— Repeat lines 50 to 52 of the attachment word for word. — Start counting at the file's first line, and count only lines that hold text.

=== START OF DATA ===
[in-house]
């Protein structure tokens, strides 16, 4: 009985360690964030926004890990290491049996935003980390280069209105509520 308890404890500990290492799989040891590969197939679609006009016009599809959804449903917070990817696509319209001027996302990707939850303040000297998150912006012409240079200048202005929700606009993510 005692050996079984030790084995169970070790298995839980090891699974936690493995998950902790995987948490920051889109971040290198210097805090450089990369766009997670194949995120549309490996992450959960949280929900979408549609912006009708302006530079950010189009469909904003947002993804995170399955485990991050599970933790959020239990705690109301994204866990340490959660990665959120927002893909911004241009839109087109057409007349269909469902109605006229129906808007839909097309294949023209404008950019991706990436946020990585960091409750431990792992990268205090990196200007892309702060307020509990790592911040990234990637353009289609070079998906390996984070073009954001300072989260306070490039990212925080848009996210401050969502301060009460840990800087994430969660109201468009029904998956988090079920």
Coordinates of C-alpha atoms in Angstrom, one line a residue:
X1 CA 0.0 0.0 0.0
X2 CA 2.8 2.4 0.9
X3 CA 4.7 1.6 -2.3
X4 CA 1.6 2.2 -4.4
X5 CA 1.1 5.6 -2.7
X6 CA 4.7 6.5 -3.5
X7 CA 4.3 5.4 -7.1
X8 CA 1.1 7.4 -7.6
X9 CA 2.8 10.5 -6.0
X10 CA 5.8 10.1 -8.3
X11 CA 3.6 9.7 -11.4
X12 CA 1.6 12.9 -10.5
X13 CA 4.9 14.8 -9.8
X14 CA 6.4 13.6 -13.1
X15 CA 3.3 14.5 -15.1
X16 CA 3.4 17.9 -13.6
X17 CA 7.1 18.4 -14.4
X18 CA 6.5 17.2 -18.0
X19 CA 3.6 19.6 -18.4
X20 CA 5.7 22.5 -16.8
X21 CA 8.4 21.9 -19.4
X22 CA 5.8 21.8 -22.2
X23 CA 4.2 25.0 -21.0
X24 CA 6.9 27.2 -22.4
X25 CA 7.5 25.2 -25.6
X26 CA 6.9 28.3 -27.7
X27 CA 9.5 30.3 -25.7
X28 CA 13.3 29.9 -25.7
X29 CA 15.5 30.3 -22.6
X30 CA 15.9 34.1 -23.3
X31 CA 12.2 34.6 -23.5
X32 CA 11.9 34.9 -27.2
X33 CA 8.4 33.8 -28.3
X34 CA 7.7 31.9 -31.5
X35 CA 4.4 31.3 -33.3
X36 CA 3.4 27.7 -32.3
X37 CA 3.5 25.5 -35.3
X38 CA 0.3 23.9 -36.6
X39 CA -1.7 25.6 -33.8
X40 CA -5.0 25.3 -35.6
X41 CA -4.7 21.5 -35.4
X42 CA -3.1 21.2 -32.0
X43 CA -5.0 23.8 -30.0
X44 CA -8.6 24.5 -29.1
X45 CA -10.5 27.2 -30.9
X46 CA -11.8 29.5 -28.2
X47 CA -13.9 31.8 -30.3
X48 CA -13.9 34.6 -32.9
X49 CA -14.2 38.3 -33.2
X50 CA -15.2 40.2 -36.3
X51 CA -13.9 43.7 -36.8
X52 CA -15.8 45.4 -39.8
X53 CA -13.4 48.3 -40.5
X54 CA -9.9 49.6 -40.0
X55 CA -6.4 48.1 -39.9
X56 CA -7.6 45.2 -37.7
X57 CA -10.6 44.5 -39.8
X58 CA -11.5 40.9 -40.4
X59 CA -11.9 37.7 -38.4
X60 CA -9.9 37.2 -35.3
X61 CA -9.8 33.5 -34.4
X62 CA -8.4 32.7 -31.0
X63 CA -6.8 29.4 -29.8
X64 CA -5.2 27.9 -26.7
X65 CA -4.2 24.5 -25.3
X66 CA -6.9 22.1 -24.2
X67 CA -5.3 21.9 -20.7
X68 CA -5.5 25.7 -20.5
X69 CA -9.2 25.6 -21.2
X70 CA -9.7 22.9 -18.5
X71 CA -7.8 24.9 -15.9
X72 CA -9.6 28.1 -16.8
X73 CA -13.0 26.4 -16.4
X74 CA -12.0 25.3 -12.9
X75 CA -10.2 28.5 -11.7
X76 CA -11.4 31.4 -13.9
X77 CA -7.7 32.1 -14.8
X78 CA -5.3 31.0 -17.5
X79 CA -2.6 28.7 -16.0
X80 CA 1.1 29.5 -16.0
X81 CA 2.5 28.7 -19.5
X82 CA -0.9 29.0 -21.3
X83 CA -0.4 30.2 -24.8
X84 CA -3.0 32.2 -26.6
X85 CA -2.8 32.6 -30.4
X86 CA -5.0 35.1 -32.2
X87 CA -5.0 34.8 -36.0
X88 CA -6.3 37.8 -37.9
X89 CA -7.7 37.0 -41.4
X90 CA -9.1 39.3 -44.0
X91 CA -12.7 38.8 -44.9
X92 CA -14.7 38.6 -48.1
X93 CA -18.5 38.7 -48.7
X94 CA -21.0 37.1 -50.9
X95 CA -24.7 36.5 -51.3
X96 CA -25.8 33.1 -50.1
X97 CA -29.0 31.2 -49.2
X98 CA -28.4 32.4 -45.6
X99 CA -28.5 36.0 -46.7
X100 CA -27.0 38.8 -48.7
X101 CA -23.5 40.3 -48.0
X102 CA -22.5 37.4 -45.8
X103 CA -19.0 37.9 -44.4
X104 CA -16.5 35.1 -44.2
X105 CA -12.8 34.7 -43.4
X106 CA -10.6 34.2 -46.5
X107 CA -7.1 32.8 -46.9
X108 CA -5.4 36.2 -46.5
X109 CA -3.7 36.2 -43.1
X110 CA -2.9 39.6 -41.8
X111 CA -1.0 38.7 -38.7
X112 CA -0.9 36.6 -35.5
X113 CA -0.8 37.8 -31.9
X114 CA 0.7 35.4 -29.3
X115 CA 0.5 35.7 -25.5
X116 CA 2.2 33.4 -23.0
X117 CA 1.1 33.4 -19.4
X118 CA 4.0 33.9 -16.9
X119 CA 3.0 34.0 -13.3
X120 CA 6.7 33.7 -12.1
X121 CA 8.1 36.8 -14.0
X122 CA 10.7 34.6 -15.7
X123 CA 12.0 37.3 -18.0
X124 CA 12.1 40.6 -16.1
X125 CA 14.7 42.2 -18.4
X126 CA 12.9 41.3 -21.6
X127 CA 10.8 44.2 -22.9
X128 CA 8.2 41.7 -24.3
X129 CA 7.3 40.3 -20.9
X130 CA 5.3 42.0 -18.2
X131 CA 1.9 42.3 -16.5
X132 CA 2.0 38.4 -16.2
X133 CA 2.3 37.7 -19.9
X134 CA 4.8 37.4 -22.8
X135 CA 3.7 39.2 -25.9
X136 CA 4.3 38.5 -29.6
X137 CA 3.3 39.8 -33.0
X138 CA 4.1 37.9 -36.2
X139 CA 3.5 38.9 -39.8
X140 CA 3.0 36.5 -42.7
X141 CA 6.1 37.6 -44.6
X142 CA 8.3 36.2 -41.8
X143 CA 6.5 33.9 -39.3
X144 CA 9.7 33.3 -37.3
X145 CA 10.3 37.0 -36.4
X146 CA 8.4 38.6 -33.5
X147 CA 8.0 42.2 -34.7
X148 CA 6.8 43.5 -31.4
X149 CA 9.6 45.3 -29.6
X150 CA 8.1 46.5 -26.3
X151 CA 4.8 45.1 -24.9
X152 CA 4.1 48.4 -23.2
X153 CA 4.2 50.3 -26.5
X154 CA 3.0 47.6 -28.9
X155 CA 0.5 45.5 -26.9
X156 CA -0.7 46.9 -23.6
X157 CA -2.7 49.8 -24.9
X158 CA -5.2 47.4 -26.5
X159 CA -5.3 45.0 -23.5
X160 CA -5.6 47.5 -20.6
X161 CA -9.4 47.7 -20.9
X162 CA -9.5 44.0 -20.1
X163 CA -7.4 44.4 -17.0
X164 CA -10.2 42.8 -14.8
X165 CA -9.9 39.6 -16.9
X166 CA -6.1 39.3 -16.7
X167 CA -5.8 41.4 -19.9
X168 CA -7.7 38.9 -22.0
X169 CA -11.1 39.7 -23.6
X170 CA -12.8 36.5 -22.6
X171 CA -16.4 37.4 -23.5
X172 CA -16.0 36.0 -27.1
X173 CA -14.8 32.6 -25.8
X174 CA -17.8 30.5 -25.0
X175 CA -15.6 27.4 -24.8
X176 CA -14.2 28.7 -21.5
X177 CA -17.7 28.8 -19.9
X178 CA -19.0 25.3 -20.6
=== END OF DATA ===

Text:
X47 CA -13.9 31.8 -30.3
X48 CA -13.9 34.6 -32.9
X49 CA -14.2 38.3 -33.2